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I am reading this lesson from scratchapixel. To my understanding (and the example given in the same website) M is the matrix that transforms from local to world.

Giong through the paragraph before figure 7, though, I get the following:

If we know the 4x4 matrix M that transforms a coordinate system A into a coordinate system B ...

Say A is the local coord system and B is the world coord system. Therefore M transforms from local to world.

... then if we transform a point whose coordinates are originally defined with respect to A with the inverse of M (...), we get the coordinates of P with respect to B.

We know, A = local coord system. The Plocal = local point coords are (-0.5, 0.5, -0.5). Then, as the quoted text says, we transform Plocal with the inverse of M to get the point w.r.t. to B = woorld coord system

However, this last operation (statement) confuses me, since the example they give the do Pworld = Plocal * M. But from the quoted text I understand that Pworld = inv(M) * Plocal

Can someone help me figuring out what am I missing? Is the wording of the text wrong?

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  • \$\begingroup\$ If M transforms from local to world, then pLocal * M = pWorld and pWorld * inv(M) = pLocal. These are the formulas stated on the page you linked. \$\endgroup\$ – Alexandre Desbiens Jun 29 '15 at 16:50
  • \$\begingroup\$ Could you put a quote of the text passages you find confusing? Maybe, like you said, it's the wording, so someone here could formulate it with a different approach. \$\endgroup\$ – Alexandre Desbiens Jun 29 '15 at 16:54
  • \$\begingroup\$ The texts passages are the two I quoted in my question. To me the example says Pworld = Plocal * M which is ok to me. However, the text quoted, seems (at least for me) saying Pworld = Plocal * inv(M), i.e. "If we transform a point P whose coords are defined w.r.t. to local-coord system with the inverse of M, we get the coords of P w.r.t. world-coord system" or paraphrasing "A point P in local-coord system, transformed with the inverse of M, gives the point P in woord-coord system". I think it should be "A point P in local-coord sys, transformed with M, gives the point P in woord-coord sys" \$\endgroup\$ – BRabbit27 Jun 29 '15 at 17:06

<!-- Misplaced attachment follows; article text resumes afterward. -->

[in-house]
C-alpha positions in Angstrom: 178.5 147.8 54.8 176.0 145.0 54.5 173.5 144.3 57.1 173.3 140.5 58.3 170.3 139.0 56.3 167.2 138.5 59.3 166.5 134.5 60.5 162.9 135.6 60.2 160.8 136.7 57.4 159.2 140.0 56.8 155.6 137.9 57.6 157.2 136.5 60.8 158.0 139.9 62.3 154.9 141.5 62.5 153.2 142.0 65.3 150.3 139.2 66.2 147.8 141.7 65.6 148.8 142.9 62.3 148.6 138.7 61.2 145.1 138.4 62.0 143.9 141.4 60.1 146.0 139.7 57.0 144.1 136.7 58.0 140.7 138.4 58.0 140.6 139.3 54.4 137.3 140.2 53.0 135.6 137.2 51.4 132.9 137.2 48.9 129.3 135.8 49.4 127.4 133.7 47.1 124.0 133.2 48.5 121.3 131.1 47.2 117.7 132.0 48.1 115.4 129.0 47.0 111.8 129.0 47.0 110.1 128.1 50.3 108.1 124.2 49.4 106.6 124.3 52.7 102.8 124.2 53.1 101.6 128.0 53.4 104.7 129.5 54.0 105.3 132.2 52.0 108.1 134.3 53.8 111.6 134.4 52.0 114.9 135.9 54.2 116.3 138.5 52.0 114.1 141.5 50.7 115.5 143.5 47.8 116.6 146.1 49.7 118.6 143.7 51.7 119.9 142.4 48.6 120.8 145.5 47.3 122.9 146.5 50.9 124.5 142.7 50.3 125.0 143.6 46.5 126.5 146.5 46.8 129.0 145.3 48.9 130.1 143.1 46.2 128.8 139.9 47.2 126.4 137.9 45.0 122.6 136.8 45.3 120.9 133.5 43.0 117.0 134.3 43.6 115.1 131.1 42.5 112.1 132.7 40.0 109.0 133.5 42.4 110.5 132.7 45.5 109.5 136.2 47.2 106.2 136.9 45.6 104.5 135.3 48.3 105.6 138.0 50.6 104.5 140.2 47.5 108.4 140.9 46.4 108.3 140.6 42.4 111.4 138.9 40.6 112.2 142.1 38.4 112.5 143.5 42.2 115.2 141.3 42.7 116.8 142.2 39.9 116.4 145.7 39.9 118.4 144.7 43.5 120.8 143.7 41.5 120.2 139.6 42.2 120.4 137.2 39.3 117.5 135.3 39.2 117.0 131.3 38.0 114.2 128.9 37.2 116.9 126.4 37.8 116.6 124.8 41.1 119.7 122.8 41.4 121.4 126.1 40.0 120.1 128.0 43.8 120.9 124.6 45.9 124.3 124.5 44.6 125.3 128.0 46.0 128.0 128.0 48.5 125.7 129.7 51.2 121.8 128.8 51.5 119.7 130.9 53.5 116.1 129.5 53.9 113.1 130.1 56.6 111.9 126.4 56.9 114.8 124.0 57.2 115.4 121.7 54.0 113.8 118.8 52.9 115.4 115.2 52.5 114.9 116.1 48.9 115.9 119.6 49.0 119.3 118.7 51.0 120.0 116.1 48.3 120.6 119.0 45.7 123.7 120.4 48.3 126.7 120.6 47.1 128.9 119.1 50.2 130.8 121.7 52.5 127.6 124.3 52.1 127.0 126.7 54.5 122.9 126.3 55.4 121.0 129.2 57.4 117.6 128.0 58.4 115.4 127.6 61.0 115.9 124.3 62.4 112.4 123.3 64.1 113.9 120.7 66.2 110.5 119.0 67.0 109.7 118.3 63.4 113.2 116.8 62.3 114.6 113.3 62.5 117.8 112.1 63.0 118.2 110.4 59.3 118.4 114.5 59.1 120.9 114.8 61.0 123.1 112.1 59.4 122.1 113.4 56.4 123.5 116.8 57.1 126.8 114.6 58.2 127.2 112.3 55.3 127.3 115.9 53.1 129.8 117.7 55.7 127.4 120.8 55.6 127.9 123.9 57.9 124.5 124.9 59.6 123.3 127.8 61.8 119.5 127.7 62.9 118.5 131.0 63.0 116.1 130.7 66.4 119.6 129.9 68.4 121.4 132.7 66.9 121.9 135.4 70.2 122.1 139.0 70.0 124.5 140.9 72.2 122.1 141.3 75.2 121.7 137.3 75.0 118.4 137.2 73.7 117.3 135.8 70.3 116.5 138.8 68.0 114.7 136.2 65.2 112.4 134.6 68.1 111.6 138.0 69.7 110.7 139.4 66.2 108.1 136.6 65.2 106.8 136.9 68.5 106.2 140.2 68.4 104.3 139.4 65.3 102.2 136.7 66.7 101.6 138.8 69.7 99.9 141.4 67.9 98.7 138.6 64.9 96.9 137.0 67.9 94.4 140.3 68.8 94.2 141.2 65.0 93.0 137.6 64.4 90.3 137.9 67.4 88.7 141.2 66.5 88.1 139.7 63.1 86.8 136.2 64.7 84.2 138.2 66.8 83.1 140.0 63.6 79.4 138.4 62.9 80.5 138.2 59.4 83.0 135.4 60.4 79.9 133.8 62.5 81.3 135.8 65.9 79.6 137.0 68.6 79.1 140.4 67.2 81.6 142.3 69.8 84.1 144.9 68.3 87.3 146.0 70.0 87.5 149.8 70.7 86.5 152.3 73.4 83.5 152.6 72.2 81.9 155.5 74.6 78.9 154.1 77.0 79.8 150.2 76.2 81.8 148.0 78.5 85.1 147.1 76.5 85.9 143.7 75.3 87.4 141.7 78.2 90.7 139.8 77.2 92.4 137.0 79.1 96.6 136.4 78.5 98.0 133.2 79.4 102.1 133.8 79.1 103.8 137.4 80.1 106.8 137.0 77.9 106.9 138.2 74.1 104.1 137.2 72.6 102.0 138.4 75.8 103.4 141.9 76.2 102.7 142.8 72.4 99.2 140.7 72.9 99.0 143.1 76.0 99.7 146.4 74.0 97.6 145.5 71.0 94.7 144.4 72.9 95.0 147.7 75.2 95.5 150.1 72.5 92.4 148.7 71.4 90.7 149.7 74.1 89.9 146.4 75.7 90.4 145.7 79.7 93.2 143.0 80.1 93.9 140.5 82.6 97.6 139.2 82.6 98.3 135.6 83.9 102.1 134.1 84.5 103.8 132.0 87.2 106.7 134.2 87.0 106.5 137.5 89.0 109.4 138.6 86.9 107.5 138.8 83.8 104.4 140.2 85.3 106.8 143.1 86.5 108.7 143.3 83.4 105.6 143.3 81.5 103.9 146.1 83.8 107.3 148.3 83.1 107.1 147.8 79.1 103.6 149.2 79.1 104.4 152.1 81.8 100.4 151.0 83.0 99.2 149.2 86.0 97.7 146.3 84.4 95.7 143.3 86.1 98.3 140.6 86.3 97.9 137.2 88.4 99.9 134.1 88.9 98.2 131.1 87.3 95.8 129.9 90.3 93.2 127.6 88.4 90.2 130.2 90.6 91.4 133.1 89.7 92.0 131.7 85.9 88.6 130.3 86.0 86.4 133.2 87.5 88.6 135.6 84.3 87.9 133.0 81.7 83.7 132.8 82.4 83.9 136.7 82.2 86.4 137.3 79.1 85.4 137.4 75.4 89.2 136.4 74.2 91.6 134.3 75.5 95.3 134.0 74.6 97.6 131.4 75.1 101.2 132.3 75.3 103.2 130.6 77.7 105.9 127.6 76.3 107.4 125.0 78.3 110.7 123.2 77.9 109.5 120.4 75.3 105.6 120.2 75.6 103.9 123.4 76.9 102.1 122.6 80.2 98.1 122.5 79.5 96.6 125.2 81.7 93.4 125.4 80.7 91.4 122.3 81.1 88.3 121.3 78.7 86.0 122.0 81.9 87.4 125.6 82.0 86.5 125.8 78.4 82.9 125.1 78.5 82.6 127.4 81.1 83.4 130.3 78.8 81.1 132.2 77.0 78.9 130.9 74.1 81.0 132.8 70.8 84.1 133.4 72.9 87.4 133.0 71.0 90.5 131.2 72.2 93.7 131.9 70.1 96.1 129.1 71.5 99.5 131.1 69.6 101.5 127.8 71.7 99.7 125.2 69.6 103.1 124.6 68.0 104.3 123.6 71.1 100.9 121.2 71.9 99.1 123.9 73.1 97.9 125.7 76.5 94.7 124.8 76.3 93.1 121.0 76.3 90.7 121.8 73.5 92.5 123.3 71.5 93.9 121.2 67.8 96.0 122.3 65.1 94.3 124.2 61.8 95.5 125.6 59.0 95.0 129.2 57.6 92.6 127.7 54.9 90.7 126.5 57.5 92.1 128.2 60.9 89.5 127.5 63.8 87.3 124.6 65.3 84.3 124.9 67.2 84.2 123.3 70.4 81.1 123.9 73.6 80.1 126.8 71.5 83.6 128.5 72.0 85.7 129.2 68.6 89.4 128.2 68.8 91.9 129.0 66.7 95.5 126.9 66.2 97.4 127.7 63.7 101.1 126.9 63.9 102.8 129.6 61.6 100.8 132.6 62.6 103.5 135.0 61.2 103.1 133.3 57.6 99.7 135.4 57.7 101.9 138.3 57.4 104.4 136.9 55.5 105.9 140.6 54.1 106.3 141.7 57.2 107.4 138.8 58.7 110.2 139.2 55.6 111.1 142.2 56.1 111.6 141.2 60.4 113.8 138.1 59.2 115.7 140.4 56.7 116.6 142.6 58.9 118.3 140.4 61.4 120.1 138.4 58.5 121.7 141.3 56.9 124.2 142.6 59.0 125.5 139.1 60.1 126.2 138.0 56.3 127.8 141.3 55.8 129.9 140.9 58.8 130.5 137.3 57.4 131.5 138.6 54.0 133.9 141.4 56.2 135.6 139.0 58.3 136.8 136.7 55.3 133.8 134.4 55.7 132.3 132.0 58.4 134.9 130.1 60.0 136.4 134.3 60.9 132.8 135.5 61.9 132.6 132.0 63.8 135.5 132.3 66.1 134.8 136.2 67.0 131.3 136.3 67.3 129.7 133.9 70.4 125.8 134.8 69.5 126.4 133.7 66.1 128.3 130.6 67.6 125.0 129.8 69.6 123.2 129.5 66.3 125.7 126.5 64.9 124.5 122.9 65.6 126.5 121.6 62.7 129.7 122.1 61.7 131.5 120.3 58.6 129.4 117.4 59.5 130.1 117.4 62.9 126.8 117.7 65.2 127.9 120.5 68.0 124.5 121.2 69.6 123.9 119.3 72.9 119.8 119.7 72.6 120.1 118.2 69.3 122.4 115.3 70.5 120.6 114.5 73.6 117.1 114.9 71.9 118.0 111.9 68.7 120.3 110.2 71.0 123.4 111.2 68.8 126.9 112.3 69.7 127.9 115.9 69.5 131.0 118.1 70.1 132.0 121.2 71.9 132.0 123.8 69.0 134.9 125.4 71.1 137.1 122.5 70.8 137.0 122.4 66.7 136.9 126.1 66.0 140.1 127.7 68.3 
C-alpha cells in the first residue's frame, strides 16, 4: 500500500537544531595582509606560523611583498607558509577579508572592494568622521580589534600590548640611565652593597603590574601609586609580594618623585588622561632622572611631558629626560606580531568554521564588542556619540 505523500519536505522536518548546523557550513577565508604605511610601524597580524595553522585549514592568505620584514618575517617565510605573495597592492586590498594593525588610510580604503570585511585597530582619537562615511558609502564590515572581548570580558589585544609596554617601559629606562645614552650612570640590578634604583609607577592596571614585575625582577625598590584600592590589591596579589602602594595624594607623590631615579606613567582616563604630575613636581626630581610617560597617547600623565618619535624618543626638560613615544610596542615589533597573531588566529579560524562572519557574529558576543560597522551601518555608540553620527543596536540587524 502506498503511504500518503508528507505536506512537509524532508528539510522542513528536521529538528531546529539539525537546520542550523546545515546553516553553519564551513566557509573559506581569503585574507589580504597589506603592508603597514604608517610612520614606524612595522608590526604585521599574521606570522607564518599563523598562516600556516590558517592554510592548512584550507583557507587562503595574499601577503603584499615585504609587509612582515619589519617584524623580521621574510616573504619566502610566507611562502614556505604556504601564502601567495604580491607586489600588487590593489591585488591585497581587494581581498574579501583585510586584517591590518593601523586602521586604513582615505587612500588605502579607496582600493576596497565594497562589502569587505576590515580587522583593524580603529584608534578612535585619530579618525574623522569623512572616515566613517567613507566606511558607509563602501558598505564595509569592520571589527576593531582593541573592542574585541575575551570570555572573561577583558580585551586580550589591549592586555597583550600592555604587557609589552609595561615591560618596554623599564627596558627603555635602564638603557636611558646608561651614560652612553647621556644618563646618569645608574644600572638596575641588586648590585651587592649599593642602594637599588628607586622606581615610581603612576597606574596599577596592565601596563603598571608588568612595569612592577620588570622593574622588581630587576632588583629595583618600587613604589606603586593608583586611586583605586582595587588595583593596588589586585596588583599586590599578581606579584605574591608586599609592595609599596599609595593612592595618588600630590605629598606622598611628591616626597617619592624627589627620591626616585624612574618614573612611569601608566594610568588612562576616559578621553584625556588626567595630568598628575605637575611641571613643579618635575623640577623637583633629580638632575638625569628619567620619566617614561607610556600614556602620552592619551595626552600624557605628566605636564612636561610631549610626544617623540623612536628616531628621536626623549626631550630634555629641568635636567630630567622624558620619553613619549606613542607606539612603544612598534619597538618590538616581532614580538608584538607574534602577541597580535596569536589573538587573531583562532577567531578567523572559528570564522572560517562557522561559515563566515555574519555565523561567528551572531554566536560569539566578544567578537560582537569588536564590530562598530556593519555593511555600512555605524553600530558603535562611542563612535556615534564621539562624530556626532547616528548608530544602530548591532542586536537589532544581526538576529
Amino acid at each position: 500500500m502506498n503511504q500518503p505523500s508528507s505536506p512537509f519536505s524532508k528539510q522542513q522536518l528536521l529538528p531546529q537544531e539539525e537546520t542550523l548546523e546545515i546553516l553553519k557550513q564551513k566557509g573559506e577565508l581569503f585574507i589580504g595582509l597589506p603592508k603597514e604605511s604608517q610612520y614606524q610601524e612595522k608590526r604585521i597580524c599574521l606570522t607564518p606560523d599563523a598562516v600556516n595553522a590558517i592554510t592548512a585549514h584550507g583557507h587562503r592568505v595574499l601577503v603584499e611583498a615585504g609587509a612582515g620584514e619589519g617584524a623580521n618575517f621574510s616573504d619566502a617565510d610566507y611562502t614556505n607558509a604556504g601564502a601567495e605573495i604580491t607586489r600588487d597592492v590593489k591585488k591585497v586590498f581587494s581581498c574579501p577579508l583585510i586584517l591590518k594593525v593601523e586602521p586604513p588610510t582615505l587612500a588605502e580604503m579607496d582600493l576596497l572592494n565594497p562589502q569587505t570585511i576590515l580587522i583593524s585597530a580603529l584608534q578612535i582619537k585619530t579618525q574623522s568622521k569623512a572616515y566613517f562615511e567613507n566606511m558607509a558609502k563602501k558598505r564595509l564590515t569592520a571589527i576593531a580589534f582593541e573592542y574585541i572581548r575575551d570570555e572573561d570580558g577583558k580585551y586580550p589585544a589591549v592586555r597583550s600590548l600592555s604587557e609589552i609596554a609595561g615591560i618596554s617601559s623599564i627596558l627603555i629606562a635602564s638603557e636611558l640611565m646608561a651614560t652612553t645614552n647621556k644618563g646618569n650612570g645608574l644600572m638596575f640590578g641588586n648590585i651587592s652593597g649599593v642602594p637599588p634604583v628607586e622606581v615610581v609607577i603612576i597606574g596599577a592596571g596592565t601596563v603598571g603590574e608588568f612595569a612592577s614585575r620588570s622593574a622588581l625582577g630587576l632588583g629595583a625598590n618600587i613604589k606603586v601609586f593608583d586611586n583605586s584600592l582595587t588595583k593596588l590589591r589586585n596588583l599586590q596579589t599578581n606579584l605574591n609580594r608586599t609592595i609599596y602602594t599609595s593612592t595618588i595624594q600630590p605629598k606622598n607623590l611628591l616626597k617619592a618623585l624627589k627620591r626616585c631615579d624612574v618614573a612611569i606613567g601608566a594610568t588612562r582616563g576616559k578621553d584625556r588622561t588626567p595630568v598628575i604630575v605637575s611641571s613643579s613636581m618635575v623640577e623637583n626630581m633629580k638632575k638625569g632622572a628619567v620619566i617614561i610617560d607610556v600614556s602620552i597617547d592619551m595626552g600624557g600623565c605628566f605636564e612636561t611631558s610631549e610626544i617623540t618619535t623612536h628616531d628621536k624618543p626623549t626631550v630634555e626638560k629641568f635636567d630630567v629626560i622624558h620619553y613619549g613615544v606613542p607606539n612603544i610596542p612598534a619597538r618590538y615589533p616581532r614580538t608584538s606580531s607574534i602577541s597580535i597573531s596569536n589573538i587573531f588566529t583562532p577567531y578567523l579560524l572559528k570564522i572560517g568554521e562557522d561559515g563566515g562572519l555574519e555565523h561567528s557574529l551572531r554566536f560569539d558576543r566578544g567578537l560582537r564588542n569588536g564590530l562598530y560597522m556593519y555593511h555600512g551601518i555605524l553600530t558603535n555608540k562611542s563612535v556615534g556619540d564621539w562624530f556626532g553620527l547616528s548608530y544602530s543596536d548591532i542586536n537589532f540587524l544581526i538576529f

• \$\begingroup\$ But how do we convert a point or vertex from one coordinate system (such as the world coordinate space) to another [...]? This part seems to imply that in that paragraph, they inverted A and B so that A is world coordinates and B is local coordinates, to show how to convert world position to local position. \$\endgroup\$ – Alexandre Desbiens Jun 29 '15 at 17:12
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Let's take a simple example with the following variables

A: Local-space coordinates system
B: World-space coordinates system
M: Transformation matrix from local-space to world-space (A -> B)

Let's say we have a point PA in local space. To get the values of PA in world coordinates, we need to apply the transformation M on it:

// Local to World: A -> B
PB = PA * M    // If you are using row-based positions (your case)
PB = M * PA    // If you are using column-based positions

You can apply the inverse transformation to get PA back from PB:

// World to local: B -> A
PA = PB * inv(M)    // If you are using row-based positions (your case)
PA = inv(M) * PB    // If you are using column-based positions

The website you linked in the question has a part on this. It talks briefly about transforming a point from world-space to local-space:

As suggested before, it is sometimes more convenient to operate on points when they are defined with respect to a local coordinate system rather than defined with respect to the world coordinate system. For instance, in the example of the cube (figure 6), defining the corners of the cube in local space is easier than in world space. But how do we convert a point or vertex from one coordinate system (such as the world coordinate space) to another (converting points from a coordinate system to another is a very common process in CG)? That's easy. If we know the 4x4 matrix M that transforms a coordinate system A into a coordinate system B, then if we transform a point whose coordinates are originally defined with respect to A [Should be B] with the inverse of M (we will explain next why we use the inverse of M rather than M), we get the coordinates of P with respect to B [Should be A].

I have added comments in square brackets ([]) for clarity.

NOTE: P with respect to A is PA, and P with respect to B is PB. X in respect to/of Y is a point X in the base Y: Coordinate vectors

But this part is slightly unclear because in this paragraph there are some typos inverting the letters. Just ignore this passage, the rest of the article seems mathematicaly accurate.

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  • \$\begingroup\$ I see it clear now, so there were actually typos in the paragraph. With the comments you added looks pretty much to what I was understanding with the example provided. \$\endgroup\$ – BRabbit27 Jun 29 '15 at 18:46
  • \$\begingroup\$ I passed that information on to the guys form the website. If you don't contact them directly to report that sort of typo, it's not very useful for the next people who will read the same content ;-))). \$\endgroup\$ – user18490 Jul 5 '15 at 9:43

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